The Swing Era: Reconsidering the Music and the Timeline

Since looking back to when I taught jazz history courses at the Community College of Rhode Island, I have come to realize that my coverage of the Swing Era could have been vastly improved. If I were to teach this subject again, I would definitely make the changes listed below.

First of all, I would broaden the boundaries of the Swing Era, making the dates 1925-1945, rather than use the usually designated 1935-1945, as found in most jazz history books and magazine articles. The reasoning for this change can be gleaned from the writing below.

Hot Jazz Jubile

Secondly, I would devote more time emphasizing the importance of the jazz and swing ensembles (trios, quartets, quintets) of the late 1920s and 1930s, such as those led by Miff Mole, Red Nichols, Fats Waller, Eddie Condon, etc. These groups were heard on network radio, recordings, and especially in clubs, where they oftentimes performed for listening audiences. In the clubs, the musicians typically blended dixieland jazz with a subdued type of jazz, resulting in a more swing-like (Swixie?) music. These musicians were able to hone their improvisational skills, while the sidemen in the big bands were destined to play the same arrangements repeatedly,

Palomar Goodman
August 21, 1935 is often cited as the birth of The Swing Era. 

Thirdly, I would call attention to the dance craze that developed in America during the 1920s and 1930s. The loosening of social values, along with the preponderance of speakeasies, led to the need for very large dancehalls; hence, the rise of ballrooms. Roseland Ballroom opened in 1924, and the Savoy Ballroom opened in 1926, both of which could accommodate thousands of dancers: Roseland, 2,000; Savoy, 3,000. Because of the noise generated by the talking and laughing of the patrons, musical groups had to be enlarged. As a result, groups typically came to be numbered between 13 to 15, consisting of saxophones, trumpets, trombones, and rhythm instruments (piano, bass, drums, and sometimes guitar). In order to prevent musical chaos, arrangements became a necessity; thus, the big bands became established.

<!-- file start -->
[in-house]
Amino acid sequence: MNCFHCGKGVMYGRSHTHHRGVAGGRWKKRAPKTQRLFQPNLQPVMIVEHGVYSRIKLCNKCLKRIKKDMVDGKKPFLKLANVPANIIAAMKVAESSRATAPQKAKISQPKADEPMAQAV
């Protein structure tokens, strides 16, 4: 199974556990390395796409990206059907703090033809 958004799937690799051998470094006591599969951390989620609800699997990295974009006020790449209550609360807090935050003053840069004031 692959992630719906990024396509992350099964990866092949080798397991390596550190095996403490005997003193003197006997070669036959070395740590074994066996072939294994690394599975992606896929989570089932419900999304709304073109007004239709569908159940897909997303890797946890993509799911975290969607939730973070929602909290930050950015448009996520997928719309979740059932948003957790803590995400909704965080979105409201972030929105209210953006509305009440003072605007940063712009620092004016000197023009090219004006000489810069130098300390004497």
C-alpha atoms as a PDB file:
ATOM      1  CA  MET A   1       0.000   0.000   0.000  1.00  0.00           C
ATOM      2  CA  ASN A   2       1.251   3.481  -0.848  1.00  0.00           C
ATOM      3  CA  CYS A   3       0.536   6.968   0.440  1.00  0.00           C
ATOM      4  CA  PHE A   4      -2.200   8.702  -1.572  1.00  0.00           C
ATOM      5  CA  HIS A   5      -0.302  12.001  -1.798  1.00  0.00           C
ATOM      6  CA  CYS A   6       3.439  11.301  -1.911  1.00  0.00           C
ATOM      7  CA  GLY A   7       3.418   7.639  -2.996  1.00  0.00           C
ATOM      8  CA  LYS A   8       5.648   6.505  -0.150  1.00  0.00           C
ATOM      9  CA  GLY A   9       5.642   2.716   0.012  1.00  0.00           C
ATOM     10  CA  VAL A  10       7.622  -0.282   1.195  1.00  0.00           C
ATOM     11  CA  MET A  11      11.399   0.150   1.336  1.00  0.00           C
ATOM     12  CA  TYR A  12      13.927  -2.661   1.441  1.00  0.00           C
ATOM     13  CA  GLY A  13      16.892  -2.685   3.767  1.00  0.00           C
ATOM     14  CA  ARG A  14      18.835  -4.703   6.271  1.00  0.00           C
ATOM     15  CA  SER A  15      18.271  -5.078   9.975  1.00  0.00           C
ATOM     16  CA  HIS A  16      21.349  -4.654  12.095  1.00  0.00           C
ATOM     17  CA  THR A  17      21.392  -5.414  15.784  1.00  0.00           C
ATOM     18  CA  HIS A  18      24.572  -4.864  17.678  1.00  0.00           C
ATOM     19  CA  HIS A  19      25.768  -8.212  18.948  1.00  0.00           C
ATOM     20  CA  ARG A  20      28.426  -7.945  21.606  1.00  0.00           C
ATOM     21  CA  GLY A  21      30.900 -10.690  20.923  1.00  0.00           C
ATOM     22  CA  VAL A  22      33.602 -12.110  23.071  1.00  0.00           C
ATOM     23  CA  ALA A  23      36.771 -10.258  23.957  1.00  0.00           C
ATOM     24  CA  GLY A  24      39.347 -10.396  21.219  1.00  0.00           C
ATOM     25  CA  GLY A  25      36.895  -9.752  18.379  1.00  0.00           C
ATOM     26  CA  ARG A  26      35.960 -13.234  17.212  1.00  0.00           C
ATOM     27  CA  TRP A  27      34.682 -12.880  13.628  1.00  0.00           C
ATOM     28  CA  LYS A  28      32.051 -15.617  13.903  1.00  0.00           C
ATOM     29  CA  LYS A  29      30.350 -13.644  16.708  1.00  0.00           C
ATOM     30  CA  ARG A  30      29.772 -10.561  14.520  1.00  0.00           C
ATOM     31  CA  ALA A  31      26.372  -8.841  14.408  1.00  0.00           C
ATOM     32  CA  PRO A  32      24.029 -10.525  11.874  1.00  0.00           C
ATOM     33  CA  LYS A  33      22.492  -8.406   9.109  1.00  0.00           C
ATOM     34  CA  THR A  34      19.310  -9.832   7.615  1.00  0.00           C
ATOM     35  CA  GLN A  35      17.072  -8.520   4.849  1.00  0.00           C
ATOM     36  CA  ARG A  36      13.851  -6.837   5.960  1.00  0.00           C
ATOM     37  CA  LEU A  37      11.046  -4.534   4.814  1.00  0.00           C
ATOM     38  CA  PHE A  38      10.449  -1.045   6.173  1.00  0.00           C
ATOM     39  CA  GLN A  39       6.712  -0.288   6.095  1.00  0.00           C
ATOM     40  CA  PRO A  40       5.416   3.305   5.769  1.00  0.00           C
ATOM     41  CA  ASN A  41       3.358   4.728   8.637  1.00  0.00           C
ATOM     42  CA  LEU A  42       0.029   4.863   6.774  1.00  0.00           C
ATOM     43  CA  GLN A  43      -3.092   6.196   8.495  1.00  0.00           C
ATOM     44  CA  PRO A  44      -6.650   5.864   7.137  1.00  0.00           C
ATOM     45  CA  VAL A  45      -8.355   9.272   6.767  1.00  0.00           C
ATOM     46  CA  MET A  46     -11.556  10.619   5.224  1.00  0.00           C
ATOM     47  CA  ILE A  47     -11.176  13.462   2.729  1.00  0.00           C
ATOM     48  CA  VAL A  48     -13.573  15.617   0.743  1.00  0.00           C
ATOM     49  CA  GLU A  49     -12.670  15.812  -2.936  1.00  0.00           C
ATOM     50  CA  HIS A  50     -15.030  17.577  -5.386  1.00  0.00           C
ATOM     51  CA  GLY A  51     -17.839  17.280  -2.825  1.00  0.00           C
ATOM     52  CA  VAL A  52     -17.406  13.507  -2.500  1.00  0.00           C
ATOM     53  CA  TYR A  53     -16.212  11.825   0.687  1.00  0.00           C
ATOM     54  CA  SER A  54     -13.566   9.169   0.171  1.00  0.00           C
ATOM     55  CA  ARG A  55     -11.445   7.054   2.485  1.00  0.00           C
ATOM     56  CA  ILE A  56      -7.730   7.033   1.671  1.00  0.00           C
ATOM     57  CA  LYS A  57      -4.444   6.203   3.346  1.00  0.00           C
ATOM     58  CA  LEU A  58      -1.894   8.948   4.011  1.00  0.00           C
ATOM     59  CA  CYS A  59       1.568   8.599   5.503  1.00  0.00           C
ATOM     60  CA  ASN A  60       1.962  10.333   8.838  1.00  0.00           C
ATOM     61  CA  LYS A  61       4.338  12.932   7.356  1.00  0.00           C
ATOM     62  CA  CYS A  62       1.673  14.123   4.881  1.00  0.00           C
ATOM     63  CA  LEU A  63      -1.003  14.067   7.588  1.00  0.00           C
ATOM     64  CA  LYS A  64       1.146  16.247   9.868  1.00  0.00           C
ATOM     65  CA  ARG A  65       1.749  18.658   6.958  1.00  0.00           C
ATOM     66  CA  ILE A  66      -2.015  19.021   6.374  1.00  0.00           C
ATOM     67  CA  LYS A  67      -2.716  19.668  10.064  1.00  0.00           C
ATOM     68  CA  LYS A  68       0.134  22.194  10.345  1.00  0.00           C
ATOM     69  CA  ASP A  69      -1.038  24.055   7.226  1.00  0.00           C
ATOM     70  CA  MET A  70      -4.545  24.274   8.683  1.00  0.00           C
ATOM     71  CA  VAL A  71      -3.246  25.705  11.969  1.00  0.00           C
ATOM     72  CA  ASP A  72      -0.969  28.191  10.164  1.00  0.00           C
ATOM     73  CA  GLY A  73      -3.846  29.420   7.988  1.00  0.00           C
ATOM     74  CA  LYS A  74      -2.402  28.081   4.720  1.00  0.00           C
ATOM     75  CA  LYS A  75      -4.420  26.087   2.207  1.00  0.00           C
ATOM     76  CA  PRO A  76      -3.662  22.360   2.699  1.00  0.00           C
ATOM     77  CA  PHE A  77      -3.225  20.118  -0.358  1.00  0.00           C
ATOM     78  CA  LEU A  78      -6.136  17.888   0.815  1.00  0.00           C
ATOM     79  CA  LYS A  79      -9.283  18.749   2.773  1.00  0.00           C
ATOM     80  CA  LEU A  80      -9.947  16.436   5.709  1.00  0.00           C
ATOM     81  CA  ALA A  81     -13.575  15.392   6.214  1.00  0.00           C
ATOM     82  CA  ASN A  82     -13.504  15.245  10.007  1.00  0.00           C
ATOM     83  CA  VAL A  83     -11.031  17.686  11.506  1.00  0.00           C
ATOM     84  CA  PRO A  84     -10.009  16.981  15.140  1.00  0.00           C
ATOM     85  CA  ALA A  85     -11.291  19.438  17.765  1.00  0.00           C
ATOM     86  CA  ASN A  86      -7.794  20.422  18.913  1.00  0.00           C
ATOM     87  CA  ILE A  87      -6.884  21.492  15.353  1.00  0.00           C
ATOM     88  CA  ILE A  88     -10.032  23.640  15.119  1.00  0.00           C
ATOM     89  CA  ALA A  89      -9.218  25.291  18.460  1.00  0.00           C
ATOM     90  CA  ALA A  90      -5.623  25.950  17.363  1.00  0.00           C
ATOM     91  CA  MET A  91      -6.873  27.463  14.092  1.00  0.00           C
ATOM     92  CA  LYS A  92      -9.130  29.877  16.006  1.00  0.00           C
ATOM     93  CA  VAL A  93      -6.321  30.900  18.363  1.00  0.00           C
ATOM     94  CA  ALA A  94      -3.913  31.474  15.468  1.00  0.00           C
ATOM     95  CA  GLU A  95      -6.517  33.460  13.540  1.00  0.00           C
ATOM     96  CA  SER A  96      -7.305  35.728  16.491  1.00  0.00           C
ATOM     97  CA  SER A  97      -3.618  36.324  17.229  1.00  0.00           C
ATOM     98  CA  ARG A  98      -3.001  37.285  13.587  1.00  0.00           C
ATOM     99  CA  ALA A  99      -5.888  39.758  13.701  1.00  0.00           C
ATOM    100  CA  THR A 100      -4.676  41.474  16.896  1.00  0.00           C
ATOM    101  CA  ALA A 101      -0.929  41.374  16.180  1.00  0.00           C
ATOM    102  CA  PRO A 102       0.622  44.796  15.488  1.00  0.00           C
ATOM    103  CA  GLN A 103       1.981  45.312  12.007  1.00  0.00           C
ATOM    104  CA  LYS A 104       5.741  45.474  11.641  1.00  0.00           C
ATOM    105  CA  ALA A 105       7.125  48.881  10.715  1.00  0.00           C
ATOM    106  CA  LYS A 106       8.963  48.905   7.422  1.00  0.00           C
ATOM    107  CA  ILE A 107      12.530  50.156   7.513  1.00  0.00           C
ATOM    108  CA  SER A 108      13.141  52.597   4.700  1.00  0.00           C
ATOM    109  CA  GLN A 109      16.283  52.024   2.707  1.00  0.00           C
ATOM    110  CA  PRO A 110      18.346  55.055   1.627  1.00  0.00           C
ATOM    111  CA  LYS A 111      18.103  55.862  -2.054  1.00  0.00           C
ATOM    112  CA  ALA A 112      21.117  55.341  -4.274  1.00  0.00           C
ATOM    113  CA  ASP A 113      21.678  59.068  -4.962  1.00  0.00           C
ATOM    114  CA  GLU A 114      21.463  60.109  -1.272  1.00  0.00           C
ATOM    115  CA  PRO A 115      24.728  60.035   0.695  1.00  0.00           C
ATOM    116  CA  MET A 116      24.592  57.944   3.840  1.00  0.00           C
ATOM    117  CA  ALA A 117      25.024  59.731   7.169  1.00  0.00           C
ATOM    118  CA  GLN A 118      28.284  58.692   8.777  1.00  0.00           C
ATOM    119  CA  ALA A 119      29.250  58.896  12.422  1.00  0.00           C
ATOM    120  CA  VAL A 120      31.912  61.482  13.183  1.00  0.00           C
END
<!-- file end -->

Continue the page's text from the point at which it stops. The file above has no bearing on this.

Finally, I would place more emphasis on early vocal groups such as The Mills Brothers, The Andrews Sisters, and the Delta Rhythm Boys. Such groups had their own radio programs, made recordings that sometimes sold in the millions, appeared in popular movies, and did a lot of touring, spreading the sound of swing. Unfortunately, their important contributions have been woefully disregarded in most jazz history books.

UpBeat Records

In conclusion, I hope that current and future music educators will give serious consideration to these thoughts.

Lloyd Kaplan (Prof. Em. CCRI) co-authored (with Robert Petterutti) Who’s Who In Rhode Island Jazz: 1925-1988 and (with Dr. Thomas Shaker) In Harmony: Early Vocal Groups Remembered & Celebrated, and was inducted into the Rhode Island Music Hall of Fame in 2018.

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